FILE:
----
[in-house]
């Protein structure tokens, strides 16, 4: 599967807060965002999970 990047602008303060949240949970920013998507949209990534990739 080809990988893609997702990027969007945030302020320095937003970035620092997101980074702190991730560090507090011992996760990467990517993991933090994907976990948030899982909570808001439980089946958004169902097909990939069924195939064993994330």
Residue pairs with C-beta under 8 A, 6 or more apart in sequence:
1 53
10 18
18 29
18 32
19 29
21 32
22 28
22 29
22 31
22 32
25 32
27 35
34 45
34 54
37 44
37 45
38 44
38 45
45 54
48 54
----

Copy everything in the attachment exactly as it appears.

[in-house]
């Protein structure tokens, strides 16, 4: 599967807060965002999970 990047602008303060949240949970920013998507949209990534990739 080809990988893609997702990027969007945030302020320095937003970035620092997101980074702190991730560090507090011992996760990467990517993991933090994907976990948030899982909570808001439980089946958004169902097909990939069924195939064993994330």
Residue pairs with C-beta under 8 A, 6 or more apart in sequence:
1 53
10 18
18 29
18 32
19 29
21 32
22 28
22 29
22 31
22 32
25 32
27 35
34 45
34 54
37 44
37 45
38 44
38 45
45 54
48 54